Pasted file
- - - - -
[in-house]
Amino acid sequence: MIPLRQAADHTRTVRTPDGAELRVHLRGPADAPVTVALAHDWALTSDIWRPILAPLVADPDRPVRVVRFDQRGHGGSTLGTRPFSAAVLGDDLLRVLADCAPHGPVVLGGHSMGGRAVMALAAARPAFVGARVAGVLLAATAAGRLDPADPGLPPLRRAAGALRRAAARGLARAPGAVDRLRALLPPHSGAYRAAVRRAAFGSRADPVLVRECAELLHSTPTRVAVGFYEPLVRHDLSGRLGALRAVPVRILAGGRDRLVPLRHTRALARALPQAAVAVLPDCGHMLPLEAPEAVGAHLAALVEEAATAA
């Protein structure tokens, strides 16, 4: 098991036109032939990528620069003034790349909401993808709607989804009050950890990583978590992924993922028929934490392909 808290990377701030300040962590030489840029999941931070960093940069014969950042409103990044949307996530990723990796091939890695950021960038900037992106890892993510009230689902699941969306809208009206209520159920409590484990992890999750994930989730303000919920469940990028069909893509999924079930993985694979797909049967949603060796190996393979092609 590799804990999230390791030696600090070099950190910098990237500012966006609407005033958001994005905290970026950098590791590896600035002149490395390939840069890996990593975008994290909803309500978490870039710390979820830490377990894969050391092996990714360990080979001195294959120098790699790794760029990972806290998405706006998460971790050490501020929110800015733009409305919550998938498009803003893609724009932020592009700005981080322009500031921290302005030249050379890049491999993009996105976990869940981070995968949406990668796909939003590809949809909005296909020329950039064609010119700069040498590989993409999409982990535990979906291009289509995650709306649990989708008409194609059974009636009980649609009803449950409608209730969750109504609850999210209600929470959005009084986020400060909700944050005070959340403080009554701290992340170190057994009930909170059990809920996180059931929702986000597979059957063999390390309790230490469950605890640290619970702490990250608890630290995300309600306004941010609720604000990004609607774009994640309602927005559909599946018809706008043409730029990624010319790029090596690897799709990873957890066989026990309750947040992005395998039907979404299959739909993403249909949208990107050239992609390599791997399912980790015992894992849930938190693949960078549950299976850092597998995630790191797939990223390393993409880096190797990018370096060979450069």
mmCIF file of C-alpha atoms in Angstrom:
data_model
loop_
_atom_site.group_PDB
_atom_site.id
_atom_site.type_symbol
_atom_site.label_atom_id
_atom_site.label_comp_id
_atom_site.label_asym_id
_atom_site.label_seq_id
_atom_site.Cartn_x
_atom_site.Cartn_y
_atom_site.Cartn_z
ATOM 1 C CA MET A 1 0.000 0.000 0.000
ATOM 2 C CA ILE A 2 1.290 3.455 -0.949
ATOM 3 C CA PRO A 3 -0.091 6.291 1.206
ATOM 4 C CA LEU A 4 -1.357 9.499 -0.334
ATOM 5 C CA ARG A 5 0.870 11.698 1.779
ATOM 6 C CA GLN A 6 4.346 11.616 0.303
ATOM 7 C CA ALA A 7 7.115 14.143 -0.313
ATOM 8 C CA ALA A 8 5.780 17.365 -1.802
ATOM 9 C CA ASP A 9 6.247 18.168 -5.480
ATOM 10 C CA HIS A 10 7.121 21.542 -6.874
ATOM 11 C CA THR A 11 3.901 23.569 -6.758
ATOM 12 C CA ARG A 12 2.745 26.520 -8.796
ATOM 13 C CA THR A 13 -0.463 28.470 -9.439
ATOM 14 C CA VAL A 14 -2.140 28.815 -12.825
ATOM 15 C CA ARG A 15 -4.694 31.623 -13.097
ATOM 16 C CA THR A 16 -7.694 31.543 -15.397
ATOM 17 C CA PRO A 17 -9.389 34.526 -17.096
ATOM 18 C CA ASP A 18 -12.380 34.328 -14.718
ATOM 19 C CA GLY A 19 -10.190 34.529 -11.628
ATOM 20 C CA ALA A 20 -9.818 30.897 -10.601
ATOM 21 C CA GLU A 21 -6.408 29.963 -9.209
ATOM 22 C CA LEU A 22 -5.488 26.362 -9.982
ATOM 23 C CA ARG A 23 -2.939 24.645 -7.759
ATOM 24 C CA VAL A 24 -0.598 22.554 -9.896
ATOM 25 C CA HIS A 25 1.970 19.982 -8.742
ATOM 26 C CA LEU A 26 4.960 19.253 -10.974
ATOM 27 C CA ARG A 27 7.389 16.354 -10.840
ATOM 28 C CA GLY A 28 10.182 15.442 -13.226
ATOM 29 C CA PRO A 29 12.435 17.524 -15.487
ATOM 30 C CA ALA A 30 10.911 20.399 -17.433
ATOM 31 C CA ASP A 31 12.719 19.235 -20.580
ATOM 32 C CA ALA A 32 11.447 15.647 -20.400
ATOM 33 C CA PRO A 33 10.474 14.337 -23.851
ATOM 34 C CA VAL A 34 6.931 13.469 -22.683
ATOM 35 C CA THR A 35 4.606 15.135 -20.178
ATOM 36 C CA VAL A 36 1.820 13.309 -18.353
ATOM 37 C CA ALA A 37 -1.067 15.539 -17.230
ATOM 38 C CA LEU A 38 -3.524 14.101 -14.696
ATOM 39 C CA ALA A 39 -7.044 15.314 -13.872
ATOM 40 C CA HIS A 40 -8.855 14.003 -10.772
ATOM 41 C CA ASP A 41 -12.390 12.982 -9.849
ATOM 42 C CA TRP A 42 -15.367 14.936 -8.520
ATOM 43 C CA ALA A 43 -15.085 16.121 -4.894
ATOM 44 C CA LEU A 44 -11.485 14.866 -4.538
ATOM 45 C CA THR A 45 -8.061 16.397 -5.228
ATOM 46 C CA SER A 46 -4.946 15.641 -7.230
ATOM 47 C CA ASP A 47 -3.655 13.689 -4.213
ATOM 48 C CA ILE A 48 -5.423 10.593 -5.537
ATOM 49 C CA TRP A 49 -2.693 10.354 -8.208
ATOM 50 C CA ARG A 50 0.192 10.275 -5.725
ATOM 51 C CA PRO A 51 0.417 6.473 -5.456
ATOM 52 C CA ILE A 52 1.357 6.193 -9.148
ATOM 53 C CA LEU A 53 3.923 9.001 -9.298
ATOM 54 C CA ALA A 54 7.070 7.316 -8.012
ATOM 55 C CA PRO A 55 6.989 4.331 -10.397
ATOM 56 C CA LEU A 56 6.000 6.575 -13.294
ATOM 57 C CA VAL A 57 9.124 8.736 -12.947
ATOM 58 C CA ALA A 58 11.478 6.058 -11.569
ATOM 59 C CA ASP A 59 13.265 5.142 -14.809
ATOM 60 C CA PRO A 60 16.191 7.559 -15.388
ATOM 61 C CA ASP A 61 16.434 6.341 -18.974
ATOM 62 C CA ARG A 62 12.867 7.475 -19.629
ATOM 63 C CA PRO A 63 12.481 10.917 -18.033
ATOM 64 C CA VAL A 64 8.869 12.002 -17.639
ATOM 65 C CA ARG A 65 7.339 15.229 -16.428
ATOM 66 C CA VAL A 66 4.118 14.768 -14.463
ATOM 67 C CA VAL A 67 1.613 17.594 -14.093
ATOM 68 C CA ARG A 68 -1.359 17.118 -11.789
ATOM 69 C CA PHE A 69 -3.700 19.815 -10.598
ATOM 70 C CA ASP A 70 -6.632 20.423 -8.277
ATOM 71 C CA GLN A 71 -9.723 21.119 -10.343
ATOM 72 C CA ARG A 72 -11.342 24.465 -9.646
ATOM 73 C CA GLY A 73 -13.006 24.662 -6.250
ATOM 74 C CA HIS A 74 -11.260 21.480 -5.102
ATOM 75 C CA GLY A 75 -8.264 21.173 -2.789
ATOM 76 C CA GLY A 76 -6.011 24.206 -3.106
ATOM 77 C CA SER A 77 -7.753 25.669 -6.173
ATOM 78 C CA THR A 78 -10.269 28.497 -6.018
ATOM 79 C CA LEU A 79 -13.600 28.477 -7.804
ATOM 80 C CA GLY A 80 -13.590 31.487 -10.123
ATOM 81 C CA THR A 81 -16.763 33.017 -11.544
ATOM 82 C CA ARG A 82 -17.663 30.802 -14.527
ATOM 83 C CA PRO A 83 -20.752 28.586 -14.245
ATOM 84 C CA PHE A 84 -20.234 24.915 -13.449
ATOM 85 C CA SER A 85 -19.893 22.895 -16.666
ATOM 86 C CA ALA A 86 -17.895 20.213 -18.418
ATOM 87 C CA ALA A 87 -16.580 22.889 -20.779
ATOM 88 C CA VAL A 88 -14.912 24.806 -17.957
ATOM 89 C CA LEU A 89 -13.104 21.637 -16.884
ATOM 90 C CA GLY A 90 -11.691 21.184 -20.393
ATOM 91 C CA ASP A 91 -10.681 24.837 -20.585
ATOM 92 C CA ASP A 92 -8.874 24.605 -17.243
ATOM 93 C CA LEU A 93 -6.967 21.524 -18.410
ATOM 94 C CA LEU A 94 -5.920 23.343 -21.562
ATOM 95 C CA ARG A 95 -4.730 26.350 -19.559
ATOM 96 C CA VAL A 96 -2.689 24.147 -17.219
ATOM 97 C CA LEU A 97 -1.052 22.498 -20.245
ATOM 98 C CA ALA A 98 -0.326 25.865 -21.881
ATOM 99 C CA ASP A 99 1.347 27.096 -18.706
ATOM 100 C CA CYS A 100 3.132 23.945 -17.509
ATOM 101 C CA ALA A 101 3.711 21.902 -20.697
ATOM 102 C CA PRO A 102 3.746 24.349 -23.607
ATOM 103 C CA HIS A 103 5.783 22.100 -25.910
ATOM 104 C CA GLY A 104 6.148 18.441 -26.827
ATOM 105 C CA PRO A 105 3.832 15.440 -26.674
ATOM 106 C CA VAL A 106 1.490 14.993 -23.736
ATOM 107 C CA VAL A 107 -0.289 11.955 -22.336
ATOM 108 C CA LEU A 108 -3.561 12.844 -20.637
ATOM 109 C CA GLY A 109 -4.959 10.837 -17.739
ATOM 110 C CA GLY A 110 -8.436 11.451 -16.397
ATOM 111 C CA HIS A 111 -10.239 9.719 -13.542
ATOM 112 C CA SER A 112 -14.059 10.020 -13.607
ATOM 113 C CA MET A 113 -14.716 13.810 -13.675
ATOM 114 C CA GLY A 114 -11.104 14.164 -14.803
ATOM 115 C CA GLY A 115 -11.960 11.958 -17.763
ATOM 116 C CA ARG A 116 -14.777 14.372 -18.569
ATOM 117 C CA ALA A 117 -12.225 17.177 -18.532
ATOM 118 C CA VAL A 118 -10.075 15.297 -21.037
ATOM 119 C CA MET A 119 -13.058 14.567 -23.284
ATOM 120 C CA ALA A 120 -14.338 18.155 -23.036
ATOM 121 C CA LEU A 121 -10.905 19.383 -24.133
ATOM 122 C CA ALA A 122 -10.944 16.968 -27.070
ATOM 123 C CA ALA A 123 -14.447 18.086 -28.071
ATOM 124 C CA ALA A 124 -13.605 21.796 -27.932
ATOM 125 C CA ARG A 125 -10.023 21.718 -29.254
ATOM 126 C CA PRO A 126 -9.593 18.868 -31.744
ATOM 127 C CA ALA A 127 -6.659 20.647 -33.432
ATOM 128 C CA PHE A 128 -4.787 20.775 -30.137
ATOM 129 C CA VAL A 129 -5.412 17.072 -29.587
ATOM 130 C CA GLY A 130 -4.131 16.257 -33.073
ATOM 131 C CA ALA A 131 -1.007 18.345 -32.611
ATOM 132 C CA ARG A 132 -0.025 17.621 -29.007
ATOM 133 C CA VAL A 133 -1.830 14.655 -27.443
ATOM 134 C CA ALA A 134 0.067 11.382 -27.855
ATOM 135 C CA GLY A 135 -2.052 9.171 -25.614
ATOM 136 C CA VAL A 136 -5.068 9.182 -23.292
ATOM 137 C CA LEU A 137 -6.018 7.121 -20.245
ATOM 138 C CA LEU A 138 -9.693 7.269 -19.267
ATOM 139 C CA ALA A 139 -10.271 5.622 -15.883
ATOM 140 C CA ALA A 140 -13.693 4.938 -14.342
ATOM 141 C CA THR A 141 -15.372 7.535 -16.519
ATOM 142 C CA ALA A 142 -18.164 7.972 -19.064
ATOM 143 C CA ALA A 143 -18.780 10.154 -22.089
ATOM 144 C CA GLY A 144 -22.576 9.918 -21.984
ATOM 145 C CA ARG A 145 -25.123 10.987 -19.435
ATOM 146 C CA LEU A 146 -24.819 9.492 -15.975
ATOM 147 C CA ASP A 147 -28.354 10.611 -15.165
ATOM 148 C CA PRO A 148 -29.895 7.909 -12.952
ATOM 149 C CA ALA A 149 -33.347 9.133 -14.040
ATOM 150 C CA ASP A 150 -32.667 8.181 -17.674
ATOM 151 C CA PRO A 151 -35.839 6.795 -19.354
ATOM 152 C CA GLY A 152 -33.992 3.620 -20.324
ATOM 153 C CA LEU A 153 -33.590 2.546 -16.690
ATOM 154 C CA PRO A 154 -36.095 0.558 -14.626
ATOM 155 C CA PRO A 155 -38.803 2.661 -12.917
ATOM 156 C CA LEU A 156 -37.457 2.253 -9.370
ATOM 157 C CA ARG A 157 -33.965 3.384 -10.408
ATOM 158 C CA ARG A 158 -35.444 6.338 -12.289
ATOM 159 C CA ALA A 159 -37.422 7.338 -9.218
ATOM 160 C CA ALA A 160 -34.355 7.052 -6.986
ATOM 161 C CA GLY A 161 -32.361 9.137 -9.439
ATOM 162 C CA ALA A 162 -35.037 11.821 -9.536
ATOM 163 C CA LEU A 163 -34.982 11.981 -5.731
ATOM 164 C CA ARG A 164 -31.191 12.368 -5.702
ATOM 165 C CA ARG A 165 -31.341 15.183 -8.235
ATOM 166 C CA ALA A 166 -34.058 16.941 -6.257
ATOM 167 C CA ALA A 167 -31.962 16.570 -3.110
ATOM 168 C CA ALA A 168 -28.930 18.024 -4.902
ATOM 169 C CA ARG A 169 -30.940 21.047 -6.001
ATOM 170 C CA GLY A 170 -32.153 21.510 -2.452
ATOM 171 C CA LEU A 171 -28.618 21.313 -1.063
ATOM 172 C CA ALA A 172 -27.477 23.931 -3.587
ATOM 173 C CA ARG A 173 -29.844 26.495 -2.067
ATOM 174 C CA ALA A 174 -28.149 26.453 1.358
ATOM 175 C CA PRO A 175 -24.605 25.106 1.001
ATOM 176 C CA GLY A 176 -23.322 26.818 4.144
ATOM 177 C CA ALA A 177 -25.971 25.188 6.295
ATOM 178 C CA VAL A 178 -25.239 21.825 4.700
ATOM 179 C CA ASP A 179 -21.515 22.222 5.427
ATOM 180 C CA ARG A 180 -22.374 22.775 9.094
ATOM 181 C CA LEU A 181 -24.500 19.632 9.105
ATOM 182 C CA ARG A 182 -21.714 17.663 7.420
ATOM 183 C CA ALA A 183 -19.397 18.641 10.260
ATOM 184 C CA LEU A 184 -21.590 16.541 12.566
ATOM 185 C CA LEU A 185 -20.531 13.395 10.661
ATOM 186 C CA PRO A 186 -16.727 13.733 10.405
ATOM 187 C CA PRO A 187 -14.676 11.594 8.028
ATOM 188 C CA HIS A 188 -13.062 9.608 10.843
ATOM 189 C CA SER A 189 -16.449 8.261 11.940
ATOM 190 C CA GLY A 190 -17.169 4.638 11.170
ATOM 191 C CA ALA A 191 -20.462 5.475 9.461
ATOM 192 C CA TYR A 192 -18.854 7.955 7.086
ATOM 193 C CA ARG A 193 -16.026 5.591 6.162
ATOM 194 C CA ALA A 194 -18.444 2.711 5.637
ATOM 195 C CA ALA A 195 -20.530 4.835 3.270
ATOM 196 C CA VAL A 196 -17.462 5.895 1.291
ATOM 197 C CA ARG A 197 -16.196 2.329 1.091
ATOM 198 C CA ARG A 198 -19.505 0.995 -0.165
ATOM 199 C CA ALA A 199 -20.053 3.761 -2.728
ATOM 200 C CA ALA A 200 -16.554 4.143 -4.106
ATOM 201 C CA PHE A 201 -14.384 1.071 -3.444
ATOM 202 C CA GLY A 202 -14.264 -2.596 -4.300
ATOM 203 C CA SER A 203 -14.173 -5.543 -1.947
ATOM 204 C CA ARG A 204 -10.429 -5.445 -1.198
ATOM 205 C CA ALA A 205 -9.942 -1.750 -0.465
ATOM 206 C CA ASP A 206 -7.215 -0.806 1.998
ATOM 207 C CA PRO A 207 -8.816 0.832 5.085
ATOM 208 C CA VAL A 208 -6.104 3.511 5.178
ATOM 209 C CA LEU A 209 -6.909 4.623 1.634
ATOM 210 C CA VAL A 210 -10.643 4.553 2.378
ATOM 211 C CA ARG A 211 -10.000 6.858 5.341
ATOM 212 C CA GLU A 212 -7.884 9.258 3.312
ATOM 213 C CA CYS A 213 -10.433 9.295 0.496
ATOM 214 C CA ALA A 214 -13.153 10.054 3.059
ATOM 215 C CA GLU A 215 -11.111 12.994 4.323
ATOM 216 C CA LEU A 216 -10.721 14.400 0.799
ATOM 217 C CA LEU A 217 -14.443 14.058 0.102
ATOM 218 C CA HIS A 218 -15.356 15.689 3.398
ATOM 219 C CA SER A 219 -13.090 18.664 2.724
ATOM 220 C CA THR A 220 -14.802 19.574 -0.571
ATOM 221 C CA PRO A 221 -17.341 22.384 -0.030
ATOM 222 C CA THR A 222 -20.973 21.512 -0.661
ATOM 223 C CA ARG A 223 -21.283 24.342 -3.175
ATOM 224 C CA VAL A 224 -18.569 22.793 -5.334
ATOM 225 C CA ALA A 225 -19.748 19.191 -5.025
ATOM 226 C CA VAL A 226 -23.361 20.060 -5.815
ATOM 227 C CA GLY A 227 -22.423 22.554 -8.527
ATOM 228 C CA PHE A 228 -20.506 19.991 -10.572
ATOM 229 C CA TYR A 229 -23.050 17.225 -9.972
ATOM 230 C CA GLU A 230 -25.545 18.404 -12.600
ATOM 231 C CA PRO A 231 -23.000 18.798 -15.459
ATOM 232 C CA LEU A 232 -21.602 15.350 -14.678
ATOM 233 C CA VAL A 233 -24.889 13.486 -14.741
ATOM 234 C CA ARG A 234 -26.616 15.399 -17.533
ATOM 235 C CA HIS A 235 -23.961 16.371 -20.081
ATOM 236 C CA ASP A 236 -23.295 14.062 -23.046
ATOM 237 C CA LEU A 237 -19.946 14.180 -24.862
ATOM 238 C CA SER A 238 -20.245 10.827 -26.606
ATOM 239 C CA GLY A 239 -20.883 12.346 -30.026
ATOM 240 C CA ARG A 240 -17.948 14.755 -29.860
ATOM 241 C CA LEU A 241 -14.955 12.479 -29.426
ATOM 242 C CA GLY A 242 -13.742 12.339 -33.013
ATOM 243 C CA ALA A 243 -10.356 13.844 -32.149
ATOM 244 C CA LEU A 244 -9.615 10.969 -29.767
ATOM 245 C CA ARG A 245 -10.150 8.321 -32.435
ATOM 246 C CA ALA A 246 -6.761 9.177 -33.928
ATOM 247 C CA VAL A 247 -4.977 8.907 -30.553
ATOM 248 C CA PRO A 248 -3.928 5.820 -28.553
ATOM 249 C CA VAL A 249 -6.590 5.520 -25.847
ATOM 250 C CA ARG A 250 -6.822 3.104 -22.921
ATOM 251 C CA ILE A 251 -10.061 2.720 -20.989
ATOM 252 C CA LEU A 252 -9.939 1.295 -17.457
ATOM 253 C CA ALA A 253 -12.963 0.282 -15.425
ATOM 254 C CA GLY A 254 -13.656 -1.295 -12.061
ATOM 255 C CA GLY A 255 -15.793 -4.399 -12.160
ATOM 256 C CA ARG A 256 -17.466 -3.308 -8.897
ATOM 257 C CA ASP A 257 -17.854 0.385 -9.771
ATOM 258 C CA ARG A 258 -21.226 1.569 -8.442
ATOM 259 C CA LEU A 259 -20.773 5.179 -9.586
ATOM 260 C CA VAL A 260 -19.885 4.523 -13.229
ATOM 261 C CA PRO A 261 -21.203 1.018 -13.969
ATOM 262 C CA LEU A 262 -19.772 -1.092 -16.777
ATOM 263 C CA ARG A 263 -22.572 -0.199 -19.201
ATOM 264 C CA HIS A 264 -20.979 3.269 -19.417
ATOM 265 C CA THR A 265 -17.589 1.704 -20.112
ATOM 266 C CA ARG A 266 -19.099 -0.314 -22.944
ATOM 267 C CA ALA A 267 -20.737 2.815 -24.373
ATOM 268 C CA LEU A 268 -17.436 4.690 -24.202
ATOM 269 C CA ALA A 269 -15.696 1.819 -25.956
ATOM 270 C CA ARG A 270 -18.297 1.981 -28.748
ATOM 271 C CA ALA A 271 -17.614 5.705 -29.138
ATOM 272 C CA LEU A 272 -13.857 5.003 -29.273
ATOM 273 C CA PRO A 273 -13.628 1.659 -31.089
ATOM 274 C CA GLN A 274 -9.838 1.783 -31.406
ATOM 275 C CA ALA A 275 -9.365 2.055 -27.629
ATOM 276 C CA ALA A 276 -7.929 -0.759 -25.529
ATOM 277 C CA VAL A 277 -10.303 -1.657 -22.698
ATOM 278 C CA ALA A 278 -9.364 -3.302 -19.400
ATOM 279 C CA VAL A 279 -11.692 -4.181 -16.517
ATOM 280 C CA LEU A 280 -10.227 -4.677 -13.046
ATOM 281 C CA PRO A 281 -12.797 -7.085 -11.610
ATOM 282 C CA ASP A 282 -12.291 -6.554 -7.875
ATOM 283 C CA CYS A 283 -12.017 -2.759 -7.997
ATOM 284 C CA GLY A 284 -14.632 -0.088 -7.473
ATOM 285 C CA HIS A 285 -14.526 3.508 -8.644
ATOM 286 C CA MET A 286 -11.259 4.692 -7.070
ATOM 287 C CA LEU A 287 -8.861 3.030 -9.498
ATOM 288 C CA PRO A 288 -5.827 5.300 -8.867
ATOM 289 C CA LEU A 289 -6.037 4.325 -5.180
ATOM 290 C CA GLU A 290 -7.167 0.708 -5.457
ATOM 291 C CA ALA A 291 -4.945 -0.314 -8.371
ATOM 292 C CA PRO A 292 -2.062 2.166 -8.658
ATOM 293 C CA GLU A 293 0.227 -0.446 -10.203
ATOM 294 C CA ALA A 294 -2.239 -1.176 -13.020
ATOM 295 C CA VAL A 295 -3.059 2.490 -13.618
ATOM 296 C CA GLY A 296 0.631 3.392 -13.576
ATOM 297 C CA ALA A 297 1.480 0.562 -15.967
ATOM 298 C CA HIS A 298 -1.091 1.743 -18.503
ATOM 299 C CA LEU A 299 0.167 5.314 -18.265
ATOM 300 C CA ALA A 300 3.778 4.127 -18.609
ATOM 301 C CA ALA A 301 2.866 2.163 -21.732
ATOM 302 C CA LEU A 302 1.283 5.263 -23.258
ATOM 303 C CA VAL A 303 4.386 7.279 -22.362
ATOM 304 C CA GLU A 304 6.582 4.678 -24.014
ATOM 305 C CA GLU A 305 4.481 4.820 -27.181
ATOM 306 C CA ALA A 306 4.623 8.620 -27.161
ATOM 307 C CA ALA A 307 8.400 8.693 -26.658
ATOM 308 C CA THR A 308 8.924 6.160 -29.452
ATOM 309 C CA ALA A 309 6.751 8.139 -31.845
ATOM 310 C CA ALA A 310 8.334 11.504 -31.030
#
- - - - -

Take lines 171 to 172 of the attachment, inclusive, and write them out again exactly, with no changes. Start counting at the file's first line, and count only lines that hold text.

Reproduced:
ATOM 155 C CA PRO A 155 -38.803 2.661 -12.917
ATOM 156 C CA LEU A 156 -37.457 2.253 -9.370